Jump directly to the Content

In Defense of Short-Term Missions

The movement has shortcomings. But ultimately, it's worth defending.

A walk through Miami International Airport last August made me wonder if I wanted to write this article. In the airport dozens of teenagers in bright green or yellow team T-shirts advertized to all that they were on a mission for Jesus to some international destination. Haiti and the Dominican Republic appeared to be the favorites. My wife and I (veterans of short-term mission leadership since 1978) watched with ambivalence as hoards of amateur builders, painters, and Vacation Bible School leaders migrated through the airport to their connecting flights.

With now more than one million North Americans going on some form of short-term missions annually, I found myself wondering, "Do I still believe in short-term missions?" The answer, despite the movement's shortcomings, is definitely still yes.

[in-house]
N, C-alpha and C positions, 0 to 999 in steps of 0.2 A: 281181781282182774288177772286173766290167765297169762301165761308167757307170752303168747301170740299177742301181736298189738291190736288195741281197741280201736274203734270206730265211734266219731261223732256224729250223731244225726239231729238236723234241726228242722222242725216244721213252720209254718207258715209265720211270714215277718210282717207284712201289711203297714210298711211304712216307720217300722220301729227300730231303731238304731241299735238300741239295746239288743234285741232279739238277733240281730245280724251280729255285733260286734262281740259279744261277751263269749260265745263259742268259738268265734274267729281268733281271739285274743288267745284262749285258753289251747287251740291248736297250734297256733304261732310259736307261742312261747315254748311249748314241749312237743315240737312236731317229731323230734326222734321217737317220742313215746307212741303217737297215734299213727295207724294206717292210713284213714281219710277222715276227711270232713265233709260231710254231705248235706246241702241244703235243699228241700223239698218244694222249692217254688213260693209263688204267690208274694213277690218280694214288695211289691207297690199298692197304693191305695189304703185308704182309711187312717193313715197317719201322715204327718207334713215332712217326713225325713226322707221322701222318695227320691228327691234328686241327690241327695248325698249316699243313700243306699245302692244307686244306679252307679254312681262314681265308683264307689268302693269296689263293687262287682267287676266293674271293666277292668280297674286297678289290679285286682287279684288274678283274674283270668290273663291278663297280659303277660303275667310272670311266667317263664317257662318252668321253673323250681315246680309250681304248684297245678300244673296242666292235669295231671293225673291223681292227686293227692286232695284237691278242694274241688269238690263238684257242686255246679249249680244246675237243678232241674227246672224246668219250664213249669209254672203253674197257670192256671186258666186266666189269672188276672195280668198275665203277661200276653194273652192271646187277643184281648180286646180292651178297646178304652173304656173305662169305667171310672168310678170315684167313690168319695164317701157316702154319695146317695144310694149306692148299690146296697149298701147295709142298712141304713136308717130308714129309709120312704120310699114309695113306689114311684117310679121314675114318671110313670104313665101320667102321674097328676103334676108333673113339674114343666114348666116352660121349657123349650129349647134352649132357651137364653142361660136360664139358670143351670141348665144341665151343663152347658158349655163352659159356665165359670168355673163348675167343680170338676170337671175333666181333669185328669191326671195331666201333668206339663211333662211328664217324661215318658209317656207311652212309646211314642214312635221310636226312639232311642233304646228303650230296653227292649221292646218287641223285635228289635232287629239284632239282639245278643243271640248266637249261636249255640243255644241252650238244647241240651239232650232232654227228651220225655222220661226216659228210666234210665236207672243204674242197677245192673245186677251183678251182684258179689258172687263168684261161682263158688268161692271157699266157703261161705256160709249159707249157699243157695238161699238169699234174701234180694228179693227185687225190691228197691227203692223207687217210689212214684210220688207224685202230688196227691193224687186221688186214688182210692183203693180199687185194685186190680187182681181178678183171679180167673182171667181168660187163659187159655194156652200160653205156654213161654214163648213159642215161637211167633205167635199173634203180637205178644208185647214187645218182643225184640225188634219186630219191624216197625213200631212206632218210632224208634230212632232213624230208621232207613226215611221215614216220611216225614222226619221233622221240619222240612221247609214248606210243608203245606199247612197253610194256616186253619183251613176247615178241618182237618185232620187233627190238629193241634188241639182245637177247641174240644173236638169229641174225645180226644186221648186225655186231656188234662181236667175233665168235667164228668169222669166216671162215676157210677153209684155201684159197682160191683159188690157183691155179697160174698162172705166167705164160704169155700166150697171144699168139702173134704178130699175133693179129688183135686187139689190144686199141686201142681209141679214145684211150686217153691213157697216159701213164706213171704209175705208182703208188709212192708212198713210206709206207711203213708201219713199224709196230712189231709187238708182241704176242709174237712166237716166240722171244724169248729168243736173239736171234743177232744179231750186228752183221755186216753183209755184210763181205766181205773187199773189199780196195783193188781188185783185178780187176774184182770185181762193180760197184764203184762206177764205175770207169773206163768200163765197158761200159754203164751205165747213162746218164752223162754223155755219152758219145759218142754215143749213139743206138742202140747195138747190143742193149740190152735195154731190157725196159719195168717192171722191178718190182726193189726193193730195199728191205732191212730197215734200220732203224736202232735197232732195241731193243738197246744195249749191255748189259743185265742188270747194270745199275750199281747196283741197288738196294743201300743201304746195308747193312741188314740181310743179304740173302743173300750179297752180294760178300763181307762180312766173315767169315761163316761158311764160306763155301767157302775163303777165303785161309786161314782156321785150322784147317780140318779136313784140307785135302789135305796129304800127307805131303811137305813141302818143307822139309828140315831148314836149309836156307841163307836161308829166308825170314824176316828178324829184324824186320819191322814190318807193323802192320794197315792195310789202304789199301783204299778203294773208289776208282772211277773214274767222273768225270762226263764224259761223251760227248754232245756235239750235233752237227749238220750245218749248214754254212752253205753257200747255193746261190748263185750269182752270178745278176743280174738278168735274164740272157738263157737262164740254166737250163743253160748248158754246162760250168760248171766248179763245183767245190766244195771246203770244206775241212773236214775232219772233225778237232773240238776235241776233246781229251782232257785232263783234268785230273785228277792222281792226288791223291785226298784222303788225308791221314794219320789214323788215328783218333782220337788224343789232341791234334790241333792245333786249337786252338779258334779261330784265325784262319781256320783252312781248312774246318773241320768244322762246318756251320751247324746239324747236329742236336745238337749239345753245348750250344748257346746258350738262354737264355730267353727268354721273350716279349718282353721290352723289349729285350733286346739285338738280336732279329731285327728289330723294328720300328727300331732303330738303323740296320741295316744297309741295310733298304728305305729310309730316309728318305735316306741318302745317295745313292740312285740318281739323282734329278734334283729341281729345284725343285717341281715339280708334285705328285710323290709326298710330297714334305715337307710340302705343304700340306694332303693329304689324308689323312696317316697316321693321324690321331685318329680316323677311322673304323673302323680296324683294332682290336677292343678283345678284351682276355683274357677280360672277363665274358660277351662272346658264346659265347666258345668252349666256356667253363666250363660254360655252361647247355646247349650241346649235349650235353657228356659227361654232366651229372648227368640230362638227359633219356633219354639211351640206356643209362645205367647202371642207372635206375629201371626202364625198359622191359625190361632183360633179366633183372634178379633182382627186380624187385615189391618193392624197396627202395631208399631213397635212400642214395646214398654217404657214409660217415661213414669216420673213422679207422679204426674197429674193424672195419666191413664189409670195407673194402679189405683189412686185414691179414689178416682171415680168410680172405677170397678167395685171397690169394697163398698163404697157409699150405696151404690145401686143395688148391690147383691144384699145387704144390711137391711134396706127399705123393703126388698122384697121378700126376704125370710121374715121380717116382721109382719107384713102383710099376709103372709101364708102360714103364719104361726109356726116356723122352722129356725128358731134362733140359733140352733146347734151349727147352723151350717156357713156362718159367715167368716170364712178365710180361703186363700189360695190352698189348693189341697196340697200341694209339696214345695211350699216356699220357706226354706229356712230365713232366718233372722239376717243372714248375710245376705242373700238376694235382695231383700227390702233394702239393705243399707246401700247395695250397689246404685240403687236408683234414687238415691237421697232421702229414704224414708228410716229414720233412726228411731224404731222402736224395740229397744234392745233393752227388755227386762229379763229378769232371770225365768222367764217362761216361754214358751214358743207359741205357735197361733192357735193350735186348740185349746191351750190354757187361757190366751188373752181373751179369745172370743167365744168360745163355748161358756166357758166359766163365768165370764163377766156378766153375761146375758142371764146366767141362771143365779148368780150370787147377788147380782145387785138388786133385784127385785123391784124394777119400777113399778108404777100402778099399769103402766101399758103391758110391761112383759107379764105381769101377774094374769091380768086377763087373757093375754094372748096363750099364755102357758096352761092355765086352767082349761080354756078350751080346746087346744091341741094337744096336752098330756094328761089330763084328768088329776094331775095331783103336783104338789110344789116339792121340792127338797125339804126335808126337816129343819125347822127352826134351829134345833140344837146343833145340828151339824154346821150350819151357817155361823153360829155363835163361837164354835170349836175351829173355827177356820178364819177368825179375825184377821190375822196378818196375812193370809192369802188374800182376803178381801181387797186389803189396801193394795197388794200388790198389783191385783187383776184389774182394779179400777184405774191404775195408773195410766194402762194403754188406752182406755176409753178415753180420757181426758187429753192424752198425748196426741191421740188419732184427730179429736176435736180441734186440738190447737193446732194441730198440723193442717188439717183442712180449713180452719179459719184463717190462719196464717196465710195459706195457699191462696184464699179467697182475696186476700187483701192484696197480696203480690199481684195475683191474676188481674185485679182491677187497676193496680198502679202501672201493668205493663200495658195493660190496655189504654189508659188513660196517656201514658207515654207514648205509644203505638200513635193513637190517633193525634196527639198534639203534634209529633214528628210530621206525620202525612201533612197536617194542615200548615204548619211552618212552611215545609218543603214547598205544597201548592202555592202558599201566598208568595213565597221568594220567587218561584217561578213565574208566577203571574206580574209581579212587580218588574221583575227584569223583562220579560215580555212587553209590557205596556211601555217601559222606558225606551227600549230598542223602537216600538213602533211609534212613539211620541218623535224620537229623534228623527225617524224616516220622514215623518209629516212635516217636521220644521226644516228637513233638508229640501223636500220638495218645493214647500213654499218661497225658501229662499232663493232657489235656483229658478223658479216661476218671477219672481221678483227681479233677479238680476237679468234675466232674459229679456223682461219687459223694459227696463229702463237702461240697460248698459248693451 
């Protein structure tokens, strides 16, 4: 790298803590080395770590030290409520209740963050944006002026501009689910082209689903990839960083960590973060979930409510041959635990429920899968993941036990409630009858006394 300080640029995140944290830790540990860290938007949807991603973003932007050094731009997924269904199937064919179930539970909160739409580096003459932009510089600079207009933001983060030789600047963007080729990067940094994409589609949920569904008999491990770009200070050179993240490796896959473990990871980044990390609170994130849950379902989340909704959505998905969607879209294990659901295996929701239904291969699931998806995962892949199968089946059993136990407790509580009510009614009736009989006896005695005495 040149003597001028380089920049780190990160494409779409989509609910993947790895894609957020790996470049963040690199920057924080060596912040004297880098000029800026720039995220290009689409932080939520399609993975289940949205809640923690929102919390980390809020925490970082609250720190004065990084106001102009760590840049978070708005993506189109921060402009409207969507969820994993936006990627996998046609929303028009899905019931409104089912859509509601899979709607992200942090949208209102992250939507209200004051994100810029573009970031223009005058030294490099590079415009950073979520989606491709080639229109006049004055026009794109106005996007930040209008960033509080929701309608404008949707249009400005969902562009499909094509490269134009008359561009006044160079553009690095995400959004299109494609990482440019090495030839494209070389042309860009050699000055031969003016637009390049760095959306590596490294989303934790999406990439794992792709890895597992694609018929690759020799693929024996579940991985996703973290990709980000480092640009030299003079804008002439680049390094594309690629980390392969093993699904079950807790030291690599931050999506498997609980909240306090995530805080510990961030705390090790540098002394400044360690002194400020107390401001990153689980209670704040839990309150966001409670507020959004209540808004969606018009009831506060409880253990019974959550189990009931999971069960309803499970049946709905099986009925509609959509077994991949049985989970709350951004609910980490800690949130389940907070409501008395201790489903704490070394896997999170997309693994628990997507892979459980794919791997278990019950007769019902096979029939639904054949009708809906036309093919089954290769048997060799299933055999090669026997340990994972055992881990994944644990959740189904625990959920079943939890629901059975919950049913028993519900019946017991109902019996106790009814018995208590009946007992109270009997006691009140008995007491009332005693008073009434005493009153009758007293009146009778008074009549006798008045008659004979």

Yet a qualifier is in order. My affirmation of the movement comes with conditions. There must be long-term impact in the lives of both participants and hosts. Advance training, cross-cultural sensitivity ...

May/June
Support Our Work

Subscribe to CT for less than $4.25/month

Homepage Subscription Panel

Read These Next

Related
How do you help leaders maintain focus and enthusiasm on the vision and values of your church?
How do you help leaders maintain focus and enthusiasm on the vision and values of your church?
Leith Anderson responds in our Ask the Experts discussion.
From the Magazine
Yes, Charisma Has a Place in the Pulpit
Yes, Charisma Has a Place in the Pulpit
But let’s not mistake it for calling.
Editor's Pick
What Christians Miss When They Dismiss Imagination
What Christians Miss When They Dismiss Imagination
Understanding God and our world needs more than bare reason and experience.
close